How much should someone get paid to work? I am getting very irritated at all the talk these days from almost every source about how much someone should get paid to do a job. The question is becomming a major point when discussions turn to the poor economy and companies bleeding red ink. Almost immediately someone will ask "how much should one be paid to make a car?" One might as well ask, how long does it take to come up with a good idea. There are far too many factors to equate pay with work. In my mind, instead of asking how much should an employee get paid for doing their job, I would ask how much should executives get paid! From the entertainment industry to auto companies, the top folks are earning millions of dollars a year to drive their companies into bankruptcy. Why is the employee, who makes much less an hour and has no say in to how the company is being run, being considered to take the brunt of the problem. It would be like blaming the passengers on a plane for the pilot's error. I fear the issue is really just another attempt to knock out the (once large) middle class and convert the nation into the rich (or super rich) and the minimum wage worker. And should someone ask me how much a worker is paid, I would say service folks like teachers, police, firepersons and such should all be getting very good salaries. People building the cars and planes should be paid enough to make sure that they care about their job and build them safely. Food servers and preparers should get a high rate for taking care of our health. People who should be getting cuts? Executives. I remember years when Michael Eisner was making over $200 million at Disney. Some will argue his salary was less, but that the succhess of the company gave him millions in bonuses. However, the workers who created the hit movies, ran the successful theme parks and designed top selling merchandise received no such performance bonus. When pay becomes more justified from the corporate top to the drone worker bottom, then it will be time to discuss how is getting paid too much for their job. (12/8/08)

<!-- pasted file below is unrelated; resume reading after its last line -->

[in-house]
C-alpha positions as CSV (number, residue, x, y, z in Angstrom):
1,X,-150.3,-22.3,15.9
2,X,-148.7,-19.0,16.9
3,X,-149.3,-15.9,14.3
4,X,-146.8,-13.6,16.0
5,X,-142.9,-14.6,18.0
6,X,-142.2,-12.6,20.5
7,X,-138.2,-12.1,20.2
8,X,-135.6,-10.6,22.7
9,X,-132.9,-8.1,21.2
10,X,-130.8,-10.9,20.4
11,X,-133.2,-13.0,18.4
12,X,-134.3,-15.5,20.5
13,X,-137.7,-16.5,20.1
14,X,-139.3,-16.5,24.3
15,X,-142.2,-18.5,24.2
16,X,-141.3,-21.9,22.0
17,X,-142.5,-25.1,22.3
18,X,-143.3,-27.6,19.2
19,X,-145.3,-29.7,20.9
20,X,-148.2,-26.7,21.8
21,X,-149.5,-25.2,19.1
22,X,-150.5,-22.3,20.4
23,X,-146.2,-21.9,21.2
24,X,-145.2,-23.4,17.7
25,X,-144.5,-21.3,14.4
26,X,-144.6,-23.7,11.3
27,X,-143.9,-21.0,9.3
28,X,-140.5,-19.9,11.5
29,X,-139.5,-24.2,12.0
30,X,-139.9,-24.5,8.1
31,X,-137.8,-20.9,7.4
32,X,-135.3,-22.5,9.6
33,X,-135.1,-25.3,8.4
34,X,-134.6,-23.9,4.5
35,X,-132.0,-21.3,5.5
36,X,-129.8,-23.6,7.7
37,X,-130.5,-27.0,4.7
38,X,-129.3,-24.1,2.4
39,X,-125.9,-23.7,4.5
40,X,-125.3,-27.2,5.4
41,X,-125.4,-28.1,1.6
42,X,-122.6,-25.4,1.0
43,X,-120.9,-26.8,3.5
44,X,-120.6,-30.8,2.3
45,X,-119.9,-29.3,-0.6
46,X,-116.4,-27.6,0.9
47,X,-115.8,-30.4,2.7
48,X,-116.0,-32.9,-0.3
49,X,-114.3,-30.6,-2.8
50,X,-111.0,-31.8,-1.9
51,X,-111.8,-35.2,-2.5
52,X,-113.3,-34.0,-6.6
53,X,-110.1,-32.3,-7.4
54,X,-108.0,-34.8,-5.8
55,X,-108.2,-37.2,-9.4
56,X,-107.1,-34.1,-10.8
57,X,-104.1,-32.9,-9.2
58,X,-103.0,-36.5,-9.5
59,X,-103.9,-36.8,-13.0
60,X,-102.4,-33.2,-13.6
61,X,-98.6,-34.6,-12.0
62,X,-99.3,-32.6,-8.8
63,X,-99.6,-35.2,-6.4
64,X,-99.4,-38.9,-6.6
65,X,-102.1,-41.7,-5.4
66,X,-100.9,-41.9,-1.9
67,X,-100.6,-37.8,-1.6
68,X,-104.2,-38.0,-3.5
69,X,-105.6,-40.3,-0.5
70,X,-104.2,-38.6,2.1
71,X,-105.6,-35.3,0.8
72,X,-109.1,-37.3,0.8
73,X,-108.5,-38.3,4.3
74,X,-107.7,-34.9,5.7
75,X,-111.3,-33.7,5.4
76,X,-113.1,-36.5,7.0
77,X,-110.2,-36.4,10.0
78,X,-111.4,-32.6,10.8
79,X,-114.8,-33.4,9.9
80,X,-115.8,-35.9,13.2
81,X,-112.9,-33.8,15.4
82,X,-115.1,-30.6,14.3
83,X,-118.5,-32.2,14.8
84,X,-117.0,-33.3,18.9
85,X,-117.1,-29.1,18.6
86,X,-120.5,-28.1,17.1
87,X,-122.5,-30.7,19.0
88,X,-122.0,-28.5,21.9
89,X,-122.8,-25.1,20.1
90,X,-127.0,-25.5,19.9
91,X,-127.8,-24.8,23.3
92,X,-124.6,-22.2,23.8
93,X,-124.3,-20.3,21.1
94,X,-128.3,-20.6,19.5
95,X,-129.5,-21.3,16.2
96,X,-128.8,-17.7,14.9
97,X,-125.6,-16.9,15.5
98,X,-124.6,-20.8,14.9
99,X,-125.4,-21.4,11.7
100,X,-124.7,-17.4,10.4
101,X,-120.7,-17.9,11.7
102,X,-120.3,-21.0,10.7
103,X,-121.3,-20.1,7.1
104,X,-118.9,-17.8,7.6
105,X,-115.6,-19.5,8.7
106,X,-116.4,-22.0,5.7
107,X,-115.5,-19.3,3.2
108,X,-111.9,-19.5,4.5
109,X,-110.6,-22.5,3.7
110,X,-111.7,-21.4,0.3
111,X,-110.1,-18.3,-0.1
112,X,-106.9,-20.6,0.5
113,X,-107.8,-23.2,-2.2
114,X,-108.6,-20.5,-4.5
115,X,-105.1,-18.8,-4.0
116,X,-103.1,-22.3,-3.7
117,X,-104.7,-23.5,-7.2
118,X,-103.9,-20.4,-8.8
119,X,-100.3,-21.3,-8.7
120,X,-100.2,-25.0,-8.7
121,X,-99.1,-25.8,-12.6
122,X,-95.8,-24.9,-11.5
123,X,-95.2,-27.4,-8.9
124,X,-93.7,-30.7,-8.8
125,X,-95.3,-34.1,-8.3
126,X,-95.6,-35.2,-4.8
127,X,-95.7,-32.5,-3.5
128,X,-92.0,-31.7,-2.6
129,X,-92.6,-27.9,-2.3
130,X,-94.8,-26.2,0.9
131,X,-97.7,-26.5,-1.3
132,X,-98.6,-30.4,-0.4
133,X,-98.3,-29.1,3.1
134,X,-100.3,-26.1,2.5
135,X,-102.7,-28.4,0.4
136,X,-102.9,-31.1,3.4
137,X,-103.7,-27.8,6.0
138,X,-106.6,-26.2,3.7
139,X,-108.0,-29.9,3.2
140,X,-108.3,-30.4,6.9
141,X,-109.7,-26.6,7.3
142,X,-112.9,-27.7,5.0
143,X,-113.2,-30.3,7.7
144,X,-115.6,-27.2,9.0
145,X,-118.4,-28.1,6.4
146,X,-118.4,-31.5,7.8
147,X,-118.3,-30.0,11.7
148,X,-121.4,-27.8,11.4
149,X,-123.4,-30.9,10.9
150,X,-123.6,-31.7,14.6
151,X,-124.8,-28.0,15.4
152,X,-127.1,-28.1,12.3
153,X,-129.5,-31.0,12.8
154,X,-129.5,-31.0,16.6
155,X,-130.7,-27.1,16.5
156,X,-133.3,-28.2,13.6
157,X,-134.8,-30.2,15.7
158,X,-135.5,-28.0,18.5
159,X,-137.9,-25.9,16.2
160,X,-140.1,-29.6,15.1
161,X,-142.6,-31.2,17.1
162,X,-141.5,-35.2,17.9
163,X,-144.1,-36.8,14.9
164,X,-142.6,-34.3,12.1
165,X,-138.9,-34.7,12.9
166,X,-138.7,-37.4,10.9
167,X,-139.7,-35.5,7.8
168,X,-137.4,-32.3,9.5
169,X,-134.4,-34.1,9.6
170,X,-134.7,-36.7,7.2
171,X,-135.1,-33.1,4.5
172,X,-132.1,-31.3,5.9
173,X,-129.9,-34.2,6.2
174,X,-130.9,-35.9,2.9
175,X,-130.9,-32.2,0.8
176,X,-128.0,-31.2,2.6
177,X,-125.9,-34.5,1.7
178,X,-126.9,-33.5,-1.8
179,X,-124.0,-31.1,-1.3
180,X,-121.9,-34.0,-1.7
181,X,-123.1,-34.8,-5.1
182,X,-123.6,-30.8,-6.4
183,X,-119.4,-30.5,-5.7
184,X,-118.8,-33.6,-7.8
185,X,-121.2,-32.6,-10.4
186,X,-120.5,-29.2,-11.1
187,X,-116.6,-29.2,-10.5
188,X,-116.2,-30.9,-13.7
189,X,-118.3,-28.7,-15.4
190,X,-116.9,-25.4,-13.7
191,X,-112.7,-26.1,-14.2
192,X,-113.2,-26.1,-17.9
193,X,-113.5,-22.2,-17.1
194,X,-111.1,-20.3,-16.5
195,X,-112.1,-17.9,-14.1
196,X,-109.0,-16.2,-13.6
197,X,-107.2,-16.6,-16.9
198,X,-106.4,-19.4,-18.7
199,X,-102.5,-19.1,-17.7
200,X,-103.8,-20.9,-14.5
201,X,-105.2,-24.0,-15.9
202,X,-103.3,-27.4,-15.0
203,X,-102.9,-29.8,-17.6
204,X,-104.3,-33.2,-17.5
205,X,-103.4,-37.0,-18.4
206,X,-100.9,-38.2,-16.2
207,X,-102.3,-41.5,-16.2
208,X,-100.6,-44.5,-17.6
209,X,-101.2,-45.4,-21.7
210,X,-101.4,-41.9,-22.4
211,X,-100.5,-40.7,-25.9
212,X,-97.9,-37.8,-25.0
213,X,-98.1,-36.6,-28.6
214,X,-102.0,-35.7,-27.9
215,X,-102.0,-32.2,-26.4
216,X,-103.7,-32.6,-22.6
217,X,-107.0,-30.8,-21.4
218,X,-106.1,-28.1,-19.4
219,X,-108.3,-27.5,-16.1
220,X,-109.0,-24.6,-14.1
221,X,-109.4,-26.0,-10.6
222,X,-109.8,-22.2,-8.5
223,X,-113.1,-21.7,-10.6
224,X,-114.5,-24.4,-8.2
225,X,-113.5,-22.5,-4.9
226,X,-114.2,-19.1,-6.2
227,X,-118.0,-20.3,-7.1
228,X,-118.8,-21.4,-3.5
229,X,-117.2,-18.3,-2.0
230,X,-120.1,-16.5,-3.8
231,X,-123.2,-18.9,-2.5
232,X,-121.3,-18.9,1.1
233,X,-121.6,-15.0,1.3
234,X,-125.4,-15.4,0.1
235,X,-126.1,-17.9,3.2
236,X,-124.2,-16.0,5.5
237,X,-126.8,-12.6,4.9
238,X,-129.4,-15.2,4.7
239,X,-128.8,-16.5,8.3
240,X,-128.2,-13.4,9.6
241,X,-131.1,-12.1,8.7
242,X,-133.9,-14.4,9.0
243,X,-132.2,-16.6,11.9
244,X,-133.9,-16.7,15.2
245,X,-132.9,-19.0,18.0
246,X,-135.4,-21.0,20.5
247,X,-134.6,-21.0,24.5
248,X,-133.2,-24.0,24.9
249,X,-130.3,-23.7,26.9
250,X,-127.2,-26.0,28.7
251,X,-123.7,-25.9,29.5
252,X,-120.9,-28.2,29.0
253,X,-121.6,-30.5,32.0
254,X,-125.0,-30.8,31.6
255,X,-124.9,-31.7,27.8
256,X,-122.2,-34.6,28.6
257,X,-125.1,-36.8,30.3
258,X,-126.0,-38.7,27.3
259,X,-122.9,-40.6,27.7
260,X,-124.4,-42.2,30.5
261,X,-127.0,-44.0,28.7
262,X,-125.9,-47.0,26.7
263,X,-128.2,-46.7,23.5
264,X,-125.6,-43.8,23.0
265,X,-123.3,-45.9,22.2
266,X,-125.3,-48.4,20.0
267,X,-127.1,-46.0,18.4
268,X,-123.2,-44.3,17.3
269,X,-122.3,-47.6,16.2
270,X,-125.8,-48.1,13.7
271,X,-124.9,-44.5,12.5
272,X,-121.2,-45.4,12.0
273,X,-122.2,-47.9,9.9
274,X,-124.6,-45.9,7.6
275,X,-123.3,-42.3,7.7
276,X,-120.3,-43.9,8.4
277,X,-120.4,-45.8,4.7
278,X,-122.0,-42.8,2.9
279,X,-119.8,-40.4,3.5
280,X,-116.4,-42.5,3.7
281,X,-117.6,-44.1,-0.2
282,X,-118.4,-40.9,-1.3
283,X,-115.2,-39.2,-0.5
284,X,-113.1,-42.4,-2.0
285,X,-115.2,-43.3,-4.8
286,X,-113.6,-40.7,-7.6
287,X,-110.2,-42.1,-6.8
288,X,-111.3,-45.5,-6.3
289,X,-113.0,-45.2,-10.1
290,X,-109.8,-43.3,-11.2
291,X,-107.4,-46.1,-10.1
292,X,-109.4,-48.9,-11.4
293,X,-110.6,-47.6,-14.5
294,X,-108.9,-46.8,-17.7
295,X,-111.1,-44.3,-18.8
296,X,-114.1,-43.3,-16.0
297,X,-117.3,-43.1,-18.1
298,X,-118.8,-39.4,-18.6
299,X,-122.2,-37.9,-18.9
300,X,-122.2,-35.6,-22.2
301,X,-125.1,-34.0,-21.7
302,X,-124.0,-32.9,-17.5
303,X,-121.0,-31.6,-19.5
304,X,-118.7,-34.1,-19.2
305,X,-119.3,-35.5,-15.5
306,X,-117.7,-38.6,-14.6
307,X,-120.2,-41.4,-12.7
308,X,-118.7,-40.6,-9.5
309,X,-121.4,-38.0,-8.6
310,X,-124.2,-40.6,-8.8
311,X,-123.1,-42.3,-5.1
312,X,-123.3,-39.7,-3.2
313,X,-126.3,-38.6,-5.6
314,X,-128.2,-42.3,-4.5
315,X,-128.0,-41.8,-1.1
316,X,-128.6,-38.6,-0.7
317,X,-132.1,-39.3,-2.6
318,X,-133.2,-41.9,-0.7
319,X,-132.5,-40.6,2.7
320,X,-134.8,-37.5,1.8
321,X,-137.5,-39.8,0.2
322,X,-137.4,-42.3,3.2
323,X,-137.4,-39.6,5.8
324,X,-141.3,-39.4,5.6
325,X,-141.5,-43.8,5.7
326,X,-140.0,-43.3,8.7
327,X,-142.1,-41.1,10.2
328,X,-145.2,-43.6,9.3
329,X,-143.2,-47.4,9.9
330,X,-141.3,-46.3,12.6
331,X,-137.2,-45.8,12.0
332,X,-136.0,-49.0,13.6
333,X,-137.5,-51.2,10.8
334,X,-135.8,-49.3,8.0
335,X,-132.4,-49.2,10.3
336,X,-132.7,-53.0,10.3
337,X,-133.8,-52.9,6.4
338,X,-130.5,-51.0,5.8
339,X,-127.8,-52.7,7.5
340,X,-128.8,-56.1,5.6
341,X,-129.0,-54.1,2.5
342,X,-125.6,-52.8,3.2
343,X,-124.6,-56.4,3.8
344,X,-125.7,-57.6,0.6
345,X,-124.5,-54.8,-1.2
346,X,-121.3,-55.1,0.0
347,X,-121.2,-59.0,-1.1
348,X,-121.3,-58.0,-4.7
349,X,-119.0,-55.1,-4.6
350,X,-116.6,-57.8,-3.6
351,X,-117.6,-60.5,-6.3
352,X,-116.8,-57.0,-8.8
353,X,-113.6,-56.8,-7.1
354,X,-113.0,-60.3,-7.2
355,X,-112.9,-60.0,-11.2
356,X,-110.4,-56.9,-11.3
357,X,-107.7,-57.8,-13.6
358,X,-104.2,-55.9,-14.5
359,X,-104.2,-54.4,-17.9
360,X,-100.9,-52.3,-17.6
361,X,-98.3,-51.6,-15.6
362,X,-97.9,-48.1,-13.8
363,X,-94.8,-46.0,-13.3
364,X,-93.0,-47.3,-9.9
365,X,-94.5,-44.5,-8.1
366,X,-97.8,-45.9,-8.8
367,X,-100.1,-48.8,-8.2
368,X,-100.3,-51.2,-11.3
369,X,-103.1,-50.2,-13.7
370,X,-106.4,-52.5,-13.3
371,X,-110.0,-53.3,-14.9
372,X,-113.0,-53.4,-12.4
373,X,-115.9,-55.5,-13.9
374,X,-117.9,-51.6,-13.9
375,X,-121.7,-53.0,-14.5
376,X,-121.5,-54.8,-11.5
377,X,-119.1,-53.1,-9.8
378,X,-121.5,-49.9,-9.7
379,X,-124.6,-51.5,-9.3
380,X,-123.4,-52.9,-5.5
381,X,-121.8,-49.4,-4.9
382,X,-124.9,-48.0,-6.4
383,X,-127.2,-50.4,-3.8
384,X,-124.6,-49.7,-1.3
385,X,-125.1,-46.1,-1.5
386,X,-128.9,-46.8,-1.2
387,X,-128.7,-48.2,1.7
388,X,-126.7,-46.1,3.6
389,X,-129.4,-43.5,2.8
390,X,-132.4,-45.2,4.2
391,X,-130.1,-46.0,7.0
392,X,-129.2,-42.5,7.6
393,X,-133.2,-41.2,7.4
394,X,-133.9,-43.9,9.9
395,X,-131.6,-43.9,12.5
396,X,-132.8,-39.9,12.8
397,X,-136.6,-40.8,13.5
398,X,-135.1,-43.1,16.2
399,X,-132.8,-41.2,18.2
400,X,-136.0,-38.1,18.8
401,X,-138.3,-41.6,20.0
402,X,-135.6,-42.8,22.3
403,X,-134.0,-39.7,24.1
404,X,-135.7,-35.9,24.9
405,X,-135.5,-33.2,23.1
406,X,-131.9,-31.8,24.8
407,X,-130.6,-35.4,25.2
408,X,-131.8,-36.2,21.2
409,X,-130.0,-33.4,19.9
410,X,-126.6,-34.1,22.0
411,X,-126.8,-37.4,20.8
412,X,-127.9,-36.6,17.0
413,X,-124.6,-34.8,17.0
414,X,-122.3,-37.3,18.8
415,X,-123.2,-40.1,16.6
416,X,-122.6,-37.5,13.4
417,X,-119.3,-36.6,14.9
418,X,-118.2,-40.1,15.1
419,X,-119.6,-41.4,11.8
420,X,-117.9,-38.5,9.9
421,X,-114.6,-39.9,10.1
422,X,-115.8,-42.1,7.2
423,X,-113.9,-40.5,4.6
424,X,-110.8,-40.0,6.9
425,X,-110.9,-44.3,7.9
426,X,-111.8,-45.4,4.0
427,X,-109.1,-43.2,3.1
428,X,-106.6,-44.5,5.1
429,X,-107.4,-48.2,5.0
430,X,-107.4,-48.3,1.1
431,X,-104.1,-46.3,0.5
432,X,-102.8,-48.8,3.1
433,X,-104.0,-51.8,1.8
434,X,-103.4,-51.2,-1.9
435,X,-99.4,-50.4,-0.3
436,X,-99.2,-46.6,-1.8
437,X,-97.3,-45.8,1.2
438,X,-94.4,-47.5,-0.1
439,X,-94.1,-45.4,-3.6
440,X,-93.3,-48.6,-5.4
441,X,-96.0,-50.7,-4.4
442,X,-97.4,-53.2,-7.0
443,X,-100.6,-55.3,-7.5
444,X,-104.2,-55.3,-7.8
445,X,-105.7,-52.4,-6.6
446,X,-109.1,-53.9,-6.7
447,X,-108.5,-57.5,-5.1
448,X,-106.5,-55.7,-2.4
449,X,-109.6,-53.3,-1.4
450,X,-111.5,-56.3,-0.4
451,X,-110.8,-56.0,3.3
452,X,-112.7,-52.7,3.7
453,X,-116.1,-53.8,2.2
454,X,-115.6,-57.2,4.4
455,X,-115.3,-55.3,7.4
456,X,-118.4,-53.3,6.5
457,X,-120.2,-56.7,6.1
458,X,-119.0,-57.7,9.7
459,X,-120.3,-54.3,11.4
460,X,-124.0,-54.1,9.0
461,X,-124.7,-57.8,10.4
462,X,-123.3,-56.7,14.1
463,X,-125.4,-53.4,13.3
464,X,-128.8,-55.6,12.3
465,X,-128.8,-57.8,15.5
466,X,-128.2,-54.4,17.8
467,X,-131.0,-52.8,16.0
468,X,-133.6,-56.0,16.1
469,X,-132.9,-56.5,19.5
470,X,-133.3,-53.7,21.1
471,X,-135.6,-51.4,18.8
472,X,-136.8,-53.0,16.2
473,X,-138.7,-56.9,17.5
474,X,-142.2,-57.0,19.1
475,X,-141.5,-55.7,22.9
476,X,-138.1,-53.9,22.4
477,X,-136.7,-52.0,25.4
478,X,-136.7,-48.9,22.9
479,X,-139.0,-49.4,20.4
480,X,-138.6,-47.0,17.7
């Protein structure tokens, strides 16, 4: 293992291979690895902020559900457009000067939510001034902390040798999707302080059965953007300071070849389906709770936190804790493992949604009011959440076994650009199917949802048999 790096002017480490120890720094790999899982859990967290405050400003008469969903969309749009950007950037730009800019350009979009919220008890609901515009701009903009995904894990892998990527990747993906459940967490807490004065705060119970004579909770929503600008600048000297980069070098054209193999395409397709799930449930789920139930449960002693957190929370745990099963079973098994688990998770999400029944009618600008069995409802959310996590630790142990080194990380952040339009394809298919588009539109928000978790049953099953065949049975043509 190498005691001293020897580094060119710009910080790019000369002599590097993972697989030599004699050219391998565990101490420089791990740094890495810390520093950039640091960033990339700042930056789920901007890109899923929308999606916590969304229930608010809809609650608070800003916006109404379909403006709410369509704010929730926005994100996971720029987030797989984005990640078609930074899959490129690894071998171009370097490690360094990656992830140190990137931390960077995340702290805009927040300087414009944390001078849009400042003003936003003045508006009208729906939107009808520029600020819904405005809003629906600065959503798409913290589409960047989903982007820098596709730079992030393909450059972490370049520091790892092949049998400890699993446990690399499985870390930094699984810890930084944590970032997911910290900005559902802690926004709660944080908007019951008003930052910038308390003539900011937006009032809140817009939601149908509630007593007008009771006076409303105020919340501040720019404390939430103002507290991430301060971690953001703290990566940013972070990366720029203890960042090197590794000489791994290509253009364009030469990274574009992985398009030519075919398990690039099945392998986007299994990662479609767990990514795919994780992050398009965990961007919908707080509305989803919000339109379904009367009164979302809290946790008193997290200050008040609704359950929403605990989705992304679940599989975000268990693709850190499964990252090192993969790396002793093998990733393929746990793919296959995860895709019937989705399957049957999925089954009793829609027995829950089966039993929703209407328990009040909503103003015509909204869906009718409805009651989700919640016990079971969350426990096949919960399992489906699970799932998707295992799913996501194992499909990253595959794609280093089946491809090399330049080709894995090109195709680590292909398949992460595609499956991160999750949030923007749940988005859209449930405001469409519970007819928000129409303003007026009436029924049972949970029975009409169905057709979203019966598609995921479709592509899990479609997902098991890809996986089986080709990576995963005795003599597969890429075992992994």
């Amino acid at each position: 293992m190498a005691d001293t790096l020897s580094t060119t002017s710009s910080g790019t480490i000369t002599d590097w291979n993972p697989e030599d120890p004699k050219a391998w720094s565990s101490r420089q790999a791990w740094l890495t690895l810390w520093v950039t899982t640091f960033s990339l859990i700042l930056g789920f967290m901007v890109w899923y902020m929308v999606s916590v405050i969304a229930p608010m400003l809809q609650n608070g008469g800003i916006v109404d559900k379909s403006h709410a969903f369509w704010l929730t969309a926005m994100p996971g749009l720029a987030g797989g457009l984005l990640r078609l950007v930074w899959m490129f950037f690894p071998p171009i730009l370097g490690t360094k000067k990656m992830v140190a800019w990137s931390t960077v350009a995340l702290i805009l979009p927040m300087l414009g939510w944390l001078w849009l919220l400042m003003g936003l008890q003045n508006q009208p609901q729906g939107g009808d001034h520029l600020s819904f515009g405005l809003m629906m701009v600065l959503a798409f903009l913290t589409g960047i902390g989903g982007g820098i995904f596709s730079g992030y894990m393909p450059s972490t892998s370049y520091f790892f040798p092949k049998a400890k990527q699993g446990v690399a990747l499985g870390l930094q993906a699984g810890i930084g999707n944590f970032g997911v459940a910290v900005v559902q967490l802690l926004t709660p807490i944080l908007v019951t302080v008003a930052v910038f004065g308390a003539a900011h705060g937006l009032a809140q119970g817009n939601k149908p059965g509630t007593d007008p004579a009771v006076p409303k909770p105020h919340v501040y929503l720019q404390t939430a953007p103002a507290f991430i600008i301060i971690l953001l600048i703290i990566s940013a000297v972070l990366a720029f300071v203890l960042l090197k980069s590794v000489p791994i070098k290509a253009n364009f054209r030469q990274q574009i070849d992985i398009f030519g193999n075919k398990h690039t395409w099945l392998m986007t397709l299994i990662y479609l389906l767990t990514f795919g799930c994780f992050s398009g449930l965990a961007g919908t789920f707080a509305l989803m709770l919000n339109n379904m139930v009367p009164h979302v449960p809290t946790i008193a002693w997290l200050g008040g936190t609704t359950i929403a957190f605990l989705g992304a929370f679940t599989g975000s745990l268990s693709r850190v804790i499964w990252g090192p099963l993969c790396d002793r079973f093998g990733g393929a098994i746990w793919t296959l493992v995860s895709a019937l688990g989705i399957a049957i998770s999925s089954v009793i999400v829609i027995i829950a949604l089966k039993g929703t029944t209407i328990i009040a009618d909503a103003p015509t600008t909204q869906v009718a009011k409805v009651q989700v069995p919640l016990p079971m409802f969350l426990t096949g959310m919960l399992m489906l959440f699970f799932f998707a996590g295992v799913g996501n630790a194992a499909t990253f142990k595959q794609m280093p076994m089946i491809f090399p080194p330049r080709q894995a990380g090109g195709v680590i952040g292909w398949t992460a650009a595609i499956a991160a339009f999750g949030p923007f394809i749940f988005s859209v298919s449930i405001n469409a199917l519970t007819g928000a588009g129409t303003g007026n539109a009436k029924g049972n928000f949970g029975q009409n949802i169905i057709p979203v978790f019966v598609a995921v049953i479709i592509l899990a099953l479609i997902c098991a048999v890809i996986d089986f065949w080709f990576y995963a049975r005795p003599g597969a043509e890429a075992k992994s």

I now know a job that I should be doing - Animation Lawyer. When I was finishing up my four years of college, folks would ask if I was going to continue my education. My answer was that I had had enough school, but if I did, it would be to go into law. I always found law intertesting. In some ways it combines the fields of science and art. Like science, law is "technically" based on specific rules. However, like art, the rules can be open to interpretation. In my journalism law classes in college, I was fascinated at how the two themes worked together. Now that I am an accomplished (and still unemployed) animation producer, I realize that my law degree would have been an excellent idea. This revelation has come due to my contstant dealings with lawyers at animation studios. One would think if a lawyer was practicing law in a specific industry (like medicine, insurance, auto repair), said lawyer would have a working knowledge of that industry. Not so with animation. When a studio exec tells me their legal person is "no stranger" to animation, that means the lawyer knows that Yogi Bear's friend is Boo-Boo, or maybe that Chuck Jones was a director at Warner Brothers, or that not all animation is meant for children. Very few have even a passing knowledge of the process. That is one reason at so many studios I have worked hand in hand with the legal department drafting contracts, explaining deal memos, and even assisting in litigation. It would be nice to tell the legal folks that artist A was terminated for not finishing a storyboard, without having to re-explain what a storyboard is, how it fits into the process and why such an unfinished element would affect schedule and budget. It was actually refreshing when Cartoon Network Studio sent me and another producer to the home office in Atlanta to explain production to the execs there. Sadly, many of the legal folks sent their secretaries to take notes. Those who did attend had multiple questions, which hopefully gave them some idea. Not being a lawyer, though, perhaps I could convince a studio that an animation ombudsman for their legal, accounting and human relations might make the studio look smarter and actually save money. Bet it could easily save twice the salary paid to such an ombudsman... as long as they hire one who really has the experience. (12/6/08)